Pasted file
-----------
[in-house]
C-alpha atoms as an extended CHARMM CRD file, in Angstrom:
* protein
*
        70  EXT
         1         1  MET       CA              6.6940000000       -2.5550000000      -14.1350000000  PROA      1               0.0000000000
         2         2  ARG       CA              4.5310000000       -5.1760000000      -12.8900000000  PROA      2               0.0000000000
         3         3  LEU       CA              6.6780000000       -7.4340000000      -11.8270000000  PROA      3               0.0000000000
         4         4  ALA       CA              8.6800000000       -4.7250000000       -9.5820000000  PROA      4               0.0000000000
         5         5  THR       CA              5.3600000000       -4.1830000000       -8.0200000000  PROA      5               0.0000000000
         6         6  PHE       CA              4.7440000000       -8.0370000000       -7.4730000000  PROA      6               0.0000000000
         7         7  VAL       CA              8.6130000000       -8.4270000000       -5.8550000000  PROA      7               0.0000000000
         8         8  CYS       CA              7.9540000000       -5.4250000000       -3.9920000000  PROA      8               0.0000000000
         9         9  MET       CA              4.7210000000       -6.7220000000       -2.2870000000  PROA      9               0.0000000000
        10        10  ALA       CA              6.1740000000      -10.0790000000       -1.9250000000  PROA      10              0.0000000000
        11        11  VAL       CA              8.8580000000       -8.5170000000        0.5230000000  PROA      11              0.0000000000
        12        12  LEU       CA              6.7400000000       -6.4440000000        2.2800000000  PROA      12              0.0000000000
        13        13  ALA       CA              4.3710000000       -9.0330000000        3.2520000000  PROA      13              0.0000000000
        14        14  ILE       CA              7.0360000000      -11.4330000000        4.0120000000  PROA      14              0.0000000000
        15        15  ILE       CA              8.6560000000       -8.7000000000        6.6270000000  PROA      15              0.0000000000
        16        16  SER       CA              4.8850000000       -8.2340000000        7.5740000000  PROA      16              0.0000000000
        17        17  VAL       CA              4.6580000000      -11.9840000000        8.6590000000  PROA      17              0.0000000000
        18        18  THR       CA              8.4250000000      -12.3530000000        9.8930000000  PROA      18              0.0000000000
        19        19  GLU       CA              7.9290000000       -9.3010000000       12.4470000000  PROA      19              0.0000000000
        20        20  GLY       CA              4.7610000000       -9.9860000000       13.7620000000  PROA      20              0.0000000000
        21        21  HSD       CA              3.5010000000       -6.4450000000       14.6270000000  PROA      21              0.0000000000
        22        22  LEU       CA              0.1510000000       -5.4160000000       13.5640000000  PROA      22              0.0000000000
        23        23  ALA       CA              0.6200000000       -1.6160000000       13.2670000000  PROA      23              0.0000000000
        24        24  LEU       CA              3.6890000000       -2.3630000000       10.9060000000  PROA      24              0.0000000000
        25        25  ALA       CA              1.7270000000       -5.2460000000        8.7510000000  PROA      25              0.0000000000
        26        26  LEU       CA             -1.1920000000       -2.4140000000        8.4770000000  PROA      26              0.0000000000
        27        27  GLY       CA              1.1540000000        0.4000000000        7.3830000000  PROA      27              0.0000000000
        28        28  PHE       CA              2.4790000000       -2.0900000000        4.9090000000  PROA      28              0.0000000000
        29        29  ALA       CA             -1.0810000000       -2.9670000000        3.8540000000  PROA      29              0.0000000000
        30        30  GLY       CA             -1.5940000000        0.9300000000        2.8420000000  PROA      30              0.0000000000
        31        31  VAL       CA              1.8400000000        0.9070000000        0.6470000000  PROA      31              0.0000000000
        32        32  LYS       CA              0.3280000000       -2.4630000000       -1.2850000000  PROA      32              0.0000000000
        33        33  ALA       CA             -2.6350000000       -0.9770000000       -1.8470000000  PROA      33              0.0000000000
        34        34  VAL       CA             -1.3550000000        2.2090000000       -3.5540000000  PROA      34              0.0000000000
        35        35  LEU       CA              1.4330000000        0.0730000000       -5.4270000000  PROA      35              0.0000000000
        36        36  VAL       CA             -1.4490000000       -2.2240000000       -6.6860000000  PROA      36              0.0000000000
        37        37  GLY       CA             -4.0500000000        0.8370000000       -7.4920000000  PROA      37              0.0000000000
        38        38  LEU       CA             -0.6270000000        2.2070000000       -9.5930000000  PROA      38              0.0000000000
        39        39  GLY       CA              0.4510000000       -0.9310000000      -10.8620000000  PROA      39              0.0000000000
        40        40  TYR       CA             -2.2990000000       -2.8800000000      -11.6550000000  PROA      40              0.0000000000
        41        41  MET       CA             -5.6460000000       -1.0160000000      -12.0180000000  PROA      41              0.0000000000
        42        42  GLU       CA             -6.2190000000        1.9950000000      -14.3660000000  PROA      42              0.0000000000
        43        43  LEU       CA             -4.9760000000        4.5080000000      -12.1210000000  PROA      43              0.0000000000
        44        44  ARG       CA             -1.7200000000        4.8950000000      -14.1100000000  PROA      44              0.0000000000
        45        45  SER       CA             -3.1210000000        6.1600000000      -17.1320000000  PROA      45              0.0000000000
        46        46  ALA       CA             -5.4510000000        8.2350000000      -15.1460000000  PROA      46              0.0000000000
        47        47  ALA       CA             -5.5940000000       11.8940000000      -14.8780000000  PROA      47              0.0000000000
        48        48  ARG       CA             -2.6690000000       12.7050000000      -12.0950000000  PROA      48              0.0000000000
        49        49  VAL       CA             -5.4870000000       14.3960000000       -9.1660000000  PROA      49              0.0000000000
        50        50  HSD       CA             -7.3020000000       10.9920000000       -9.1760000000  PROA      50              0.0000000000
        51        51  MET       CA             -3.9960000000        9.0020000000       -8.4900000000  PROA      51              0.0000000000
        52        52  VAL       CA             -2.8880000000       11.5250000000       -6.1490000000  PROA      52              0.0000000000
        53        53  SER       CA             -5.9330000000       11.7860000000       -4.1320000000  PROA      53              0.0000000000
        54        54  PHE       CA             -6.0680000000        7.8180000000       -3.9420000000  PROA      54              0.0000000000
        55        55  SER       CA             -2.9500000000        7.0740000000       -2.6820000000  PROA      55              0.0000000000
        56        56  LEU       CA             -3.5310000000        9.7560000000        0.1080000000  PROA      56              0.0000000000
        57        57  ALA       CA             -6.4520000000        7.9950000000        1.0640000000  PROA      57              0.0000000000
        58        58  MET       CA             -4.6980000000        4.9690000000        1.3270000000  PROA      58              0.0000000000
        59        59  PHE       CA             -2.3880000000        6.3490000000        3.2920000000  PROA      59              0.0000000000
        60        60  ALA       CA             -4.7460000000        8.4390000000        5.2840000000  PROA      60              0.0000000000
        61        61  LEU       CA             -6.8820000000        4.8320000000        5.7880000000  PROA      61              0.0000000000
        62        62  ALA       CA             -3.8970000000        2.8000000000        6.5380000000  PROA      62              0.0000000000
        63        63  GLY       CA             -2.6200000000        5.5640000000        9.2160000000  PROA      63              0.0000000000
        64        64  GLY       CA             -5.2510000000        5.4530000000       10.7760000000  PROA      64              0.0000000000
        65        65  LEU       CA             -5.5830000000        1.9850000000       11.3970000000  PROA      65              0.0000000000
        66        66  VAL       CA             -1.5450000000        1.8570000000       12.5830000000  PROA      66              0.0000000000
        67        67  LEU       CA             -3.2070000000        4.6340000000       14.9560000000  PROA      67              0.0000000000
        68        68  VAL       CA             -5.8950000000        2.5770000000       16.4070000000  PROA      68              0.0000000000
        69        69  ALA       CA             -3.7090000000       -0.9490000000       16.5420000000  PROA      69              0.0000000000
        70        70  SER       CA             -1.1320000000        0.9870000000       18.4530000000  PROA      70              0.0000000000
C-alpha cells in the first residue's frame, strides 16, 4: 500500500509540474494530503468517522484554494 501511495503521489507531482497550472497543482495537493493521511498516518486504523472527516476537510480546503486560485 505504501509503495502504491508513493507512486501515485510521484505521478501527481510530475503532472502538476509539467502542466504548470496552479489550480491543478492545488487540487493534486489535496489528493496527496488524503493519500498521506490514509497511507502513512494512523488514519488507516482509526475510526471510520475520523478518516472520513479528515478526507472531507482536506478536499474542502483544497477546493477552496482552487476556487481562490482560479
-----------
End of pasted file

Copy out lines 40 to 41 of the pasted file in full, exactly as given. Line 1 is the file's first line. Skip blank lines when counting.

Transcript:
        35        35  LEU       CA              1.4330000000        0.0730000000       -5.4270000000  PROA      35              0.0000000000
        36        36  VAL       CA             -1.4490000000       -2.2240000000       -6.6860000000  PROA      36              0.0000000000